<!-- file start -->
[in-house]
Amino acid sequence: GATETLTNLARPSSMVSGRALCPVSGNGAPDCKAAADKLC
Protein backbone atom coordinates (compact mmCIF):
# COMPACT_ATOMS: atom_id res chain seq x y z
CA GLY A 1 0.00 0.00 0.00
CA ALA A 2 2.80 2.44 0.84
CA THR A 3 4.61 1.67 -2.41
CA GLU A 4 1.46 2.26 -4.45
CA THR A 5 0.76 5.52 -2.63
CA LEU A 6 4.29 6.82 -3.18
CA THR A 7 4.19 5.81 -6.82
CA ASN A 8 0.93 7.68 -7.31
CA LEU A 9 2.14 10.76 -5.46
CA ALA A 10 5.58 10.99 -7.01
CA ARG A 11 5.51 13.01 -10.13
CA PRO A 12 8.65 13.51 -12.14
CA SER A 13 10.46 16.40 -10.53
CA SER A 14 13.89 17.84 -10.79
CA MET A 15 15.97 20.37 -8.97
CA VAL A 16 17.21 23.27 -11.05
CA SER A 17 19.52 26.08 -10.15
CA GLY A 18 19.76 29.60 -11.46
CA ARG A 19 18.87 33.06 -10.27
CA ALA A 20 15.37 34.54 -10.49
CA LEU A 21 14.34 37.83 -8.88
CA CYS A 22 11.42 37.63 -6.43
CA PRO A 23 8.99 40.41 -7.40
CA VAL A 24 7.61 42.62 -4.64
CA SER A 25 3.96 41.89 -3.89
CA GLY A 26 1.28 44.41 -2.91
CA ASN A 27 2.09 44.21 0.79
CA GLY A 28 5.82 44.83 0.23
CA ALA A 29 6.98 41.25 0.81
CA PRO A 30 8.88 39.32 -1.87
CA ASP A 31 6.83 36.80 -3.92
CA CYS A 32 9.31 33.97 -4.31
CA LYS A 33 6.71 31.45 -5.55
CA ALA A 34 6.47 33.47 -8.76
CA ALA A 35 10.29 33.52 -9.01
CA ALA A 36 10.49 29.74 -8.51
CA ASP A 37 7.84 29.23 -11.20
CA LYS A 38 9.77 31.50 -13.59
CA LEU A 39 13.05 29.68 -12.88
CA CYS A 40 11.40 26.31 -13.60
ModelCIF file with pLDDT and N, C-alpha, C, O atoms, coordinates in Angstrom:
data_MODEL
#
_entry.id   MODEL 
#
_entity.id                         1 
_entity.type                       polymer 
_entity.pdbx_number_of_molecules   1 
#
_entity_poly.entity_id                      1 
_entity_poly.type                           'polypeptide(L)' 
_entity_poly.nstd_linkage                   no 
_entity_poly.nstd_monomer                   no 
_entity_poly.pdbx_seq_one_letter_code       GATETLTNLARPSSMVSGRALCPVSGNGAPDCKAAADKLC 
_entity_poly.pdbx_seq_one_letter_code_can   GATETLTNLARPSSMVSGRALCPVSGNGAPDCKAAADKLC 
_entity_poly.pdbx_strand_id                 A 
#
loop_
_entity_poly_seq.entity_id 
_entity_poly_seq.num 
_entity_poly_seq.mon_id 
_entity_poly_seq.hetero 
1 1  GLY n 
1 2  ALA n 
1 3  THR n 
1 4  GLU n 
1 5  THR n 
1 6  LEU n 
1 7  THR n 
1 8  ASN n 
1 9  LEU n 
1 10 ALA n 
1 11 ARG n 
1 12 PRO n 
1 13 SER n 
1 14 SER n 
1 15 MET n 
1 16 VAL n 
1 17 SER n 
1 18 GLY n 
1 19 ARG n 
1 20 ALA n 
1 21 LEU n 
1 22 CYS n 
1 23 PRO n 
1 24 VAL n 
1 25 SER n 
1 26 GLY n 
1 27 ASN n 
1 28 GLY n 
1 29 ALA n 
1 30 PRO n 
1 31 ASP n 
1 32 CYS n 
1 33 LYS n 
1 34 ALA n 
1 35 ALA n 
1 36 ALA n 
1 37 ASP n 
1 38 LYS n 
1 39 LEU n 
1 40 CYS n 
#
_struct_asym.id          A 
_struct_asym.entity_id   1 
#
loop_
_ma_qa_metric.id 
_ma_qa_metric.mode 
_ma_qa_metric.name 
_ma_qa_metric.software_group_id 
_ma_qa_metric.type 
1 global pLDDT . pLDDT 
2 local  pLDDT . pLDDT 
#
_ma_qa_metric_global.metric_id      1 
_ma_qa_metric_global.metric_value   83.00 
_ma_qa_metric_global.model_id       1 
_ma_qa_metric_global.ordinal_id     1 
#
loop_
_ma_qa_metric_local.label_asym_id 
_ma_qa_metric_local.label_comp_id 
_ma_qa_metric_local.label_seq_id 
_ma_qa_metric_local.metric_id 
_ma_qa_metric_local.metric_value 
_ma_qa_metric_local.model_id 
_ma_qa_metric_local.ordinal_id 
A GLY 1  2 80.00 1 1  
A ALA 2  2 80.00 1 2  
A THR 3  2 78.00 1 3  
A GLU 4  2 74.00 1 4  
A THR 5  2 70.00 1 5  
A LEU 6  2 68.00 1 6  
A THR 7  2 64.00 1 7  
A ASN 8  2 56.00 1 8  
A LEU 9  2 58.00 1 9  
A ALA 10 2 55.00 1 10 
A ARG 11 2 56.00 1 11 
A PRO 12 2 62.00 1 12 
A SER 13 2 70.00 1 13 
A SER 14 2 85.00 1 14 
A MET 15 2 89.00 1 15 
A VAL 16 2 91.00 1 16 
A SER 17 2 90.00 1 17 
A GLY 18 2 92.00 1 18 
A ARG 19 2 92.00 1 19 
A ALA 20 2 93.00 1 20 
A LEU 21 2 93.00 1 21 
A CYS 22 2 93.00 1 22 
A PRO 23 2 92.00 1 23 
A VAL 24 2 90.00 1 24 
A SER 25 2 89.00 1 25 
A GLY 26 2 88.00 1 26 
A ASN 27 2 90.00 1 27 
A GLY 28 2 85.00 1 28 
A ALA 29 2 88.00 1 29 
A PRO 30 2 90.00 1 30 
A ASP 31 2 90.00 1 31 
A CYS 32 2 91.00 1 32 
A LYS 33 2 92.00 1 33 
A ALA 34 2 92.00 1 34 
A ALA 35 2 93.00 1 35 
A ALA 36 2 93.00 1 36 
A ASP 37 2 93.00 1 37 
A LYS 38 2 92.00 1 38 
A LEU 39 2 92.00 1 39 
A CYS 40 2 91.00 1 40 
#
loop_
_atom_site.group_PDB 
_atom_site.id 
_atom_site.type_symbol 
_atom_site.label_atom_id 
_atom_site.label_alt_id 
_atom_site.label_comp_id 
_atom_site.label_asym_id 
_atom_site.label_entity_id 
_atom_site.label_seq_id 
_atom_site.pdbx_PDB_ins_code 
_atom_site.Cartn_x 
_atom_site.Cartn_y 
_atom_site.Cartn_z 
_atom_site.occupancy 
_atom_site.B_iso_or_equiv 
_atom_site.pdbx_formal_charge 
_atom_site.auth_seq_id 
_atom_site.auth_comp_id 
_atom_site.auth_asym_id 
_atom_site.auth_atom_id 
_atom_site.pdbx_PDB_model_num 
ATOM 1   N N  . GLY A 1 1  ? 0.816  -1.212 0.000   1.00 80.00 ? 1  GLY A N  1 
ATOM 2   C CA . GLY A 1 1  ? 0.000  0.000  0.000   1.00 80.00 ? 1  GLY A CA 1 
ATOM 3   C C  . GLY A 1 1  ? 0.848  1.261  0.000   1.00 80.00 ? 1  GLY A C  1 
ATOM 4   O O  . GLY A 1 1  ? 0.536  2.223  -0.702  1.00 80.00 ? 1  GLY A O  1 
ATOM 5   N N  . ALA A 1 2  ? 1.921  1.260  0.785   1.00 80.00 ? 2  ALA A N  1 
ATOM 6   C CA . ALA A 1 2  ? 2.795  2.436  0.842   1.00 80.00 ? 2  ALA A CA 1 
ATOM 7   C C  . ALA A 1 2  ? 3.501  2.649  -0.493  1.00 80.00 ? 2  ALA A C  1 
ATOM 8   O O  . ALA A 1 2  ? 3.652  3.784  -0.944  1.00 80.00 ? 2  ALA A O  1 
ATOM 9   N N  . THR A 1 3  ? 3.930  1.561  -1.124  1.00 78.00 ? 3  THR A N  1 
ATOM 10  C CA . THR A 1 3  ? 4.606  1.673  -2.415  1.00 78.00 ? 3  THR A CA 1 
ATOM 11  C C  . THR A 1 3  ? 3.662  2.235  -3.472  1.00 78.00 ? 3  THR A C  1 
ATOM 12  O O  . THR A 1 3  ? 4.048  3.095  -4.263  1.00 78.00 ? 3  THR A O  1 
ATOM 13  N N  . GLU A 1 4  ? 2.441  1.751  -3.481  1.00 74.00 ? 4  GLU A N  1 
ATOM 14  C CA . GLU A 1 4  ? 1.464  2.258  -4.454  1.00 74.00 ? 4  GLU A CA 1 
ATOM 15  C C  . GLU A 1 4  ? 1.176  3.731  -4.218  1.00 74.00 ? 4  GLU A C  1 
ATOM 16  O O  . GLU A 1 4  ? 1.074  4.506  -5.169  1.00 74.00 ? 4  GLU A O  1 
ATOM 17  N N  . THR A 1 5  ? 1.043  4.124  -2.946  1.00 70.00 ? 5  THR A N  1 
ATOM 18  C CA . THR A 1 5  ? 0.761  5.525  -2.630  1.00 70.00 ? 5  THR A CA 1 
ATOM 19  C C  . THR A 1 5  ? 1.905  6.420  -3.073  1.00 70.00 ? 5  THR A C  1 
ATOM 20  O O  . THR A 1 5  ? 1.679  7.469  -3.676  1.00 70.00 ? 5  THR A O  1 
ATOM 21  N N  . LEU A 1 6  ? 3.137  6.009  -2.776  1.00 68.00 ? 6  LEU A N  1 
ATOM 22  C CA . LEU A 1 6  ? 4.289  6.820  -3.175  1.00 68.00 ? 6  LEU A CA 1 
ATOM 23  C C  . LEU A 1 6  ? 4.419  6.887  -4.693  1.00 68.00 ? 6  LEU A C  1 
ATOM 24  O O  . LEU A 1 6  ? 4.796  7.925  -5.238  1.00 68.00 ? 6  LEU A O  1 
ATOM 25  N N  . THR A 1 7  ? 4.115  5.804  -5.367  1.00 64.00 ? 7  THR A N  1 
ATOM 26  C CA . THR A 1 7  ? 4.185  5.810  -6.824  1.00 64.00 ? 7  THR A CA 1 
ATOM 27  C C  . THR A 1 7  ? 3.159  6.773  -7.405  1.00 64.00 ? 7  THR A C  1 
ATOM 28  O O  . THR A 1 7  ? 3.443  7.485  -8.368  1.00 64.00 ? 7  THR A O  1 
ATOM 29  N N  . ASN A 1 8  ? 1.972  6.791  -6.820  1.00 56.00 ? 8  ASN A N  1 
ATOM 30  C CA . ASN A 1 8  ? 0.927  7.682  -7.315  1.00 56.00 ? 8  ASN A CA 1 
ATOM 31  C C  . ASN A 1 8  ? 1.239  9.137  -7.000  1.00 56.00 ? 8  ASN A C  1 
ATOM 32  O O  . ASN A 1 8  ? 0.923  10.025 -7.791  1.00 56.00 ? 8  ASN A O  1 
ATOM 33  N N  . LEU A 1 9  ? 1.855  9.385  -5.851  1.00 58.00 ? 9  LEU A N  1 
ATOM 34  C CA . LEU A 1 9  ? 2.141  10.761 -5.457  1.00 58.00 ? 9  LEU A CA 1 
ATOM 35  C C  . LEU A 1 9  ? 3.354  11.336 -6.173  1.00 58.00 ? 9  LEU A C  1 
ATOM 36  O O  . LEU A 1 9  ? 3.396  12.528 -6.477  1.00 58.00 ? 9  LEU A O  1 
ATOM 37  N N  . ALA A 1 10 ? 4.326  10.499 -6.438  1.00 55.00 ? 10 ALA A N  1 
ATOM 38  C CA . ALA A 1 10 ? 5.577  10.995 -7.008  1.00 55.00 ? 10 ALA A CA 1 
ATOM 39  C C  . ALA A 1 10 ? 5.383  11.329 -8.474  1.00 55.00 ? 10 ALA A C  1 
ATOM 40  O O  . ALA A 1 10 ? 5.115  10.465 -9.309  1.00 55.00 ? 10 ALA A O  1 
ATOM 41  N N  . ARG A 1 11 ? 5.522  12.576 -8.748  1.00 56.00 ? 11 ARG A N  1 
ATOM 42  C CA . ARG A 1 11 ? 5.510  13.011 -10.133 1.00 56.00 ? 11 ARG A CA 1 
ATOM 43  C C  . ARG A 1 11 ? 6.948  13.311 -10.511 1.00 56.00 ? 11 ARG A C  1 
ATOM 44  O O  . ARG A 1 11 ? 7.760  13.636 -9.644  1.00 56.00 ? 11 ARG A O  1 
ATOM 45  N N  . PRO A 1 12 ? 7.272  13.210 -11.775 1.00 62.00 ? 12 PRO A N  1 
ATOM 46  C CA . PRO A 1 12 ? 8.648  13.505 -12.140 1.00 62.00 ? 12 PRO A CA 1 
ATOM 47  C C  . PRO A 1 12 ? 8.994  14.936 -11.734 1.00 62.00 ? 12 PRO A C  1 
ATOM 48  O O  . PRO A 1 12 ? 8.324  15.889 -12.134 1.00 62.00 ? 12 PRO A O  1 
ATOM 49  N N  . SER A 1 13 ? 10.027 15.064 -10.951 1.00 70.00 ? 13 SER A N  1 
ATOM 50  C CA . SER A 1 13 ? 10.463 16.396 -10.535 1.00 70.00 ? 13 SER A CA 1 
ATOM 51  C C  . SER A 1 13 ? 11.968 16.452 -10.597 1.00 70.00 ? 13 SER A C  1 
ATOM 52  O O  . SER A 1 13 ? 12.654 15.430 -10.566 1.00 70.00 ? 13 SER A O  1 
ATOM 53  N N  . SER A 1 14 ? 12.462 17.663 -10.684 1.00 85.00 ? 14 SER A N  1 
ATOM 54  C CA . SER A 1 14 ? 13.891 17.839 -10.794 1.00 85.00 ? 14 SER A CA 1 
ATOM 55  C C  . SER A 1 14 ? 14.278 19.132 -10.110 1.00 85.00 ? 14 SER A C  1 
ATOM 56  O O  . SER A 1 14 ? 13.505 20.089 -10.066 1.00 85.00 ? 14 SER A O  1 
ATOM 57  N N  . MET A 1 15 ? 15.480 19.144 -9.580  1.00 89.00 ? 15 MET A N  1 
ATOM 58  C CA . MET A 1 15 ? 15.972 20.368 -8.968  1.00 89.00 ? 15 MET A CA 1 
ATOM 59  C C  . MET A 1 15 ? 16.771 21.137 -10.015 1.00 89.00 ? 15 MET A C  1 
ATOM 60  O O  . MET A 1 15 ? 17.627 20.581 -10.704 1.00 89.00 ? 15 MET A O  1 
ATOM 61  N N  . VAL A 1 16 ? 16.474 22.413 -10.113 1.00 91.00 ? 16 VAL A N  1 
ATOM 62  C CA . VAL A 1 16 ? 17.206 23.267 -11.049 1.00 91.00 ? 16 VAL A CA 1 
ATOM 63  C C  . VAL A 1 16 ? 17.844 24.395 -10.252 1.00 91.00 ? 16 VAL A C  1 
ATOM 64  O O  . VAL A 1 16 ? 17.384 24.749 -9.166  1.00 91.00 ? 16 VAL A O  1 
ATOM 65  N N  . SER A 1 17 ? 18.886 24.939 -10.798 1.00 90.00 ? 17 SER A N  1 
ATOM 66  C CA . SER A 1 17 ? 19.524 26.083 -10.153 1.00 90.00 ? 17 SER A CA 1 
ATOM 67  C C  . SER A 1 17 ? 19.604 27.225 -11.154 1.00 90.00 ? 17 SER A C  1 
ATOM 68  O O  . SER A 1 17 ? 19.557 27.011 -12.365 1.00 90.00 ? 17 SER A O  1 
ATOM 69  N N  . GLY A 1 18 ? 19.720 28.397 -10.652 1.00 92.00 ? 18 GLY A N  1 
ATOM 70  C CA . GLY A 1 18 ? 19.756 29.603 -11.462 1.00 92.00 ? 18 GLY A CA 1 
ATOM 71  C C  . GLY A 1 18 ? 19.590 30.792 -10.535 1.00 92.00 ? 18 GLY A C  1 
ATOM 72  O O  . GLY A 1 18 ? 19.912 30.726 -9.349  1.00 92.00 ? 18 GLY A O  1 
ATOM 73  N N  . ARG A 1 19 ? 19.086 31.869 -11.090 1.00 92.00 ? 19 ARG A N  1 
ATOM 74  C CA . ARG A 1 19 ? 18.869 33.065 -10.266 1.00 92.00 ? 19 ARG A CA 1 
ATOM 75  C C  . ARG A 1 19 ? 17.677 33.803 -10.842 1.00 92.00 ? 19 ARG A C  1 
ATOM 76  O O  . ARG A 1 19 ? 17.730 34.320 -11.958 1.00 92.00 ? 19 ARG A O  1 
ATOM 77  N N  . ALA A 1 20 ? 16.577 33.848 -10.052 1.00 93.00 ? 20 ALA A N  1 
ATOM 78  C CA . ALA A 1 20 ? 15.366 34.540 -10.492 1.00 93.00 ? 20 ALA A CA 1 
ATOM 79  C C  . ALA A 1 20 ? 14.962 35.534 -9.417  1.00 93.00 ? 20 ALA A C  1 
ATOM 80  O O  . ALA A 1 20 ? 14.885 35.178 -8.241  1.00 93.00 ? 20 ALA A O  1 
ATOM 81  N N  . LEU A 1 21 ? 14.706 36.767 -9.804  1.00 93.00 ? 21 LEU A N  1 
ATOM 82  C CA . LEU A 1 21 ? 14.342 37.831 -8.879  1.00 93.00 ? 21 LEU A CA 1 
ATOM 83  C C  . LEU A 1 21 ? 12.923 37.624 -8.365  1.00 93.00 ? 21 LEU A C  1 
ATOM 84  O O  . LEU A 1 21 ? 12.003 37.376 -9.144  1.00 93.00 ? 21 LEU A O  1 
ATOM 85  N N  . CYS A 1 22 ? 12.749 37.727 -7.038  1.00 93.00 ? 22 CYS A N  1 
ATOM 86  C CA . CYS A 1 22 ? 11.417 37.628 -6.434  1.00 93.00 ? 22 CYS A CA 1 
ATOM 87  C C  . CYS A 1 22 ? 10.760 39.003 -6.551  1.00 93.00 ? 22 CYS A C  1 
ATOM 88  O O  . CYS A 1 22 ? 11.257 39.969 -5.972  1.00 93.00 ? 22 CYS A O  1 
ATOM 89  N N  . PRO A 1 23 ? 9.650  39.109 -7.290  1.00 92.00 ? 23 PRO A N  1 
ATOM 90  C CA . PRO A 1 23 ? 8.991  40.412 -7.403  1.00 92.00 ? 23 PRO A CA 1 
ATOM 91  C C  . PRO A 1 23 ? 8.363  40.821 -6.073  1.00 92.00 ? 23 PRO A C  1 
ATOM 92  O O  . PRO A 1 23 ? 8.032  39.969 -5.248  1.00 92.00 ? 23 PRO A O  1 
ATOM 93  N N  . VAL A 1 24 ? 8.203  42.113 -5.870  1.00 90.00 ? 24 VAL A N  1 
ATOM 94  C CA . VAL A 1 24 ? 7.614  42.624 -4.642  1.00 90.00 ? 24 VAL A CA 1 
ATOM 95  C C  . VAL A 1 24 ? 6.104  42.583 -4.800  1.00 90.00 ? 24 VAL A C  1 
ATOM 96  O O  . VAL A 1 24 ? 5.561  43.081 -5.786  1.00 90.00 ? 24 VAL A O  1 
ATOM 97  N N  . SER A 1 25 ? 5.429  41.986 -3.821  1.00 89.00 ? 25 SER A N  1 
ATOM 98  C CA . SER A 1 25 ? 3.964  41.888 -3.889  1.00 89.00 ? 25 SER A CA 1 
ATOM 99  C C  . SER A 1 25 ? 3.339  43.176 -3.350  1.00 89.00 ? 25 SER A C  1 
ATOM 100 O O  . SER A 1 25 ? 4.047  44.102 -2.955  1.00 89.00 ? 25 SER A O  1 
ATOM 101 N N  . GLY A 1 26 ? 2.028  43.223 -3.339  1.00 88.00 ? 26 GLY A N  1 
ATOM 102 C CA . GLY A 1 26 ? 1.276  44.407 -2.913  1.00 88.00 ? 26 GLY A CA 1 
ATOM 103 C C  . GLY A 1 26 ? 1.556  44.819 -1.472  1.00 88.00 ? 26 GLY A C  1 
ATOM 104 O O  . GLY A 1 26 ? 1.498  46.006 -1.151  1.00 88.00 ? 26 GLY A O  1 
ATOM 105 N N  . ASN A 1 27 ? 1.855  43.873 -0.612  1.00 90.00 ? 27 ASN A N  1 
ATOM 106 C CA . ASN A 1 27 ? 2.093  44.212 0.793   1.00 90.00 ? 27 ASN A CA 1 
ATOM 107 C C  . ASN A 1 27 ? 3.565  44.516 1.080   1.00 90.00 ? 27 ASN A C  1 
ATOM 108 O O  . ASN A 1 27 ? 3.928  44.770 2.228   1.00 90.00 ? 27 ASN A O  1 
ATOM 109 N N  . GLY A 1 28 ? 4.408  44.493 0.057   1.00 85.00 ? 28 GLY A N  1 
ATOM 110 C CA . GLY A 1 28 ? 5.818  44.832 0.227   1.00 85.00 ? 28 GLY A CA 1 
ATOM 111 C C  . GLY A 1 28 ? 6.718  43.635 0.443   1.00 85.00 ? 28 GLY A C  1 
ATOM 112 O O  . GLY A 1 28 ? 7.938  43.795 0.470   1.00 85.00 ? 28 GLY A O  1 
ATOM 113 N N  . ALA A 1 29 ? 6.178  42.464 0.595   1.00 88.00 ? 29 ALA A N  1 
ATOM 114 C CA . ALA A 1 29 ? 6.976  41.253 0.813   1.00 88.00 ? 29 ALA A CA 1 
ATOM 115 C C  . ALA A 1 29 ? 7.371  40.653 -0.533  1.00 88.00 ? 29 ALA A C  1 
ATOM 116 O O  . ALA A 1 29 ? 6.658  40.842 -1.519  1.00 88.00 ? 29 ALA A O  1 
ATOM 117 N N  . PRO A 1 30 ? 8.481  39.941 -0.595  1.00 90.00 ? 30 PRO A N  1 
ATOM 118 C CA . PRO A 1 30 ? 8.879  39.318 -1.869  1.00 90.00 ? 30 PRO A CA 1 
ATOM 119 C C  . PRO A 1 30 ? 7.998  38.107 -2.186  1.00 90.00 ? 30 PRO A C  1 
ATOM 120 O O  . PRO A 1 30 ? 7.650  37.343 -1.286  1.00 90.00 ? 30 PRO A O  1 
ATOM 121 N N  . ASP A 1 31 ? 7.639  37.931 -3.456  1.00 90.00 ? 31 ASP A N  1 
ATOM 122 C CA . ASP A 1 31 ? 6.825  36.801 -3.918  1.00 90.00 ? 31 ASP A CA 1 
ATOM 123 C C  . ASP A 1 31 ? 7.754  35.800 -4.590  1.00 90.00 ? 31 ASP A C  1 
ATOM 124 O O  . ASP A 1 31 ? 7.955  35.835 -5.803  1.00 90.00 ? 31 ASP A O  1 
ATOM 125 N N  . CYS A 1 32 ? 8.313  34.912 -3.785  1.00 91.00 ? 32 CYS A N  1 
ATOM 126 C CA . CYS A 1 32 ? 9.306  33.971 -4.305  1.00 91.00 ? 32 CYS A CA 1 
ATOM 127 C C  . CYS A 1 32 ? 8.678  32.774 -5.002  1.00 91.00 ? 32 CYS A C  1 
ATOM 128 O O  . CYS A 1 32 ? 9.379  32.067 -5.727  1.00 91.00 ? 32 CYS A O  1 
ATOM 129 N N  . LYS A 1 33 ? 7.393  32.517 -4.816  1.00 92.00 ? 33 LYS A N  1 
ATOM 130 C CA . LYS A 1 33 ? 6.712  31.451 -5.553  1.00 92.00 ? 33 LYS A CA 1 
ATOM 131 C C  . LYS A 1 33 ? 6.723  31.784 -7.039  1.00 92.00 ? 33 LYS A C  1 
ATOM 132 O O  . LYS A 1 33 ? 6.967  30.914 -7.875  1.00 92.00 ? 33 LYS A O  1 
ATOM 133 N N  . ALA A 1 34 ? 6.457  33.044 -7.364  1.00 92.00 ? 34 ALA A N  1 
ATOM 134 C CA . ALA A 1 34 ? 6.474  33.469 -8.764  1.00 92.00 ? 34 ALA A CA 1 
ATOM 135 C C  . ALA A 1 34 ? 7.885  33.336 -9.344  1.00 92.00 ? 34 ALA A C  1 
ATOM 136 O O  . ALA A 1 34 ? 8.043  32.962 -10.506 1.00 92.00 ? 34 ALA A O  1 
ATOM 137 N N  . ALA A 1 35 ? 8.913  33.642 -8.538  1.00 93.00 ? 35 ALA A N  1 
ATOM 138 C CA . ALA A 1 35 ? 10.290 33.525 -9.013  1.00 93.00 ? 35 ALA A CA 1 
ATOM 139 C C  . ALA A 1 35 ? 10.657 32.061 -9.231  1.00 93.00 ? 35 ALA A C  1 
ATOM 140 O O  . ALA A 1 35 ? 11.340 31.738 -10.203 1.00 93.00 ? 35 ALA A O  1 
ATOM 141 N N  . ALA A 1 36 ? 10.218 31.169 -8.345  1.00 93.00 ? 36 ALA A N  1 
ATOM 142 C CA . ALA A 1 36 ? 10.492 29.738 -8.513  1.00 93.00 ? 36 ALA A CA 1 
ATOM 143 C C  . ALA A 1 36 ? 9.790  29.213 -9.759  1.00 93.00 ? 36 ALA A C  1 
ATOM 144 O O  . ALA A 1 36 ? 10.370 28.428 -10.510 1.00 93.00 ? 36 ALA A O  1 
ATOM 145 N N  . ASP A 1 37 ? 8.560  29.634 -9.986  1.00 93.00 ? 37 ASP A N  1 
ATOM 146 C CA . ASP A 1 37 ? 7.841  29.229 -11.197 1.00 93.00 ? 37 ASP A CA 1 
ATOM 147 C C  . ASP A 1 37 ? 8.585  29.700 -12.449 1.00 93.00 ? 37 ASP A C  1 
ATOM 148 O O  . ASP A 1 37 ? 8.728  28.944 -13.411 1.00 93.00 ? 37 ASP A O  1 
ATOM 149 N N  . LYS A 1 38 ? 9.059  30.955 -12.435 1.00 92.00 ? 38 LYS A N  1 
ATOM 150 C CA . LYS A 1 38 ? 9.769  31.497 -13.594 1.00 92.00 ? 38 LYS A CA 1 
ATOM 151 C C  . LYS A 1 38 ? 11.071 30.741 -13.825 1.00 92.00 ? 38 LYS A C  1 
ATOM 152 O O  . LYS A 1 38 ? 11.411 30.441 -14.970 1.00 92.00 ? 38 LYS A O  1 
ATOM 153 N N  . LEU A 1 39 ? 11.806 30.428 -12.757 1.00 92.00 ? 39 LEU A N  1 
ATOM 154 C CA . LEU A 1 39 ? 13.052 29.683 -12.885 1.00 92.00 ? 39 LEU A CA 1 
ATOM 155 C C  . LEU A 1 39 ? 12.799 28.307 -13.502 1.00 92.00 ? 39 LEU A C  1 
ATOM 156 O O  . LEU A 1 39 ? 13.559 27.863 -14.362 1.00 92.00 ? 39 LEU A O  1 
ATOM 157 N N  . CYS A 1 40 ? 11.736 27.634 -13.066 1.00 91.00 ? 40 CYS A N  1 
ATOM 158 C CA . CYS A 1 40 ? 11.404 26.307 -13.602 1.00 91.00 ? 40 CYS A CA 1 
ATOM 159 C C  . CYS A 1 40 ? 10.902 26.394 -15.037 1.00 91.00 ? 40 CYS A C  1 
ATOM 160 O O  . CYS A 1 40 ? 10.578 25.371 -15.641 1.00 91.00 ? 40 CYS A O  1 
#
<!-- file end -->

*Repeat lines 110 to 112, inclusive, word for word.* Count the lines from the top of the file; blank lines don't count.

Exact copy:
#
loop_
_ma_qa_metric.id 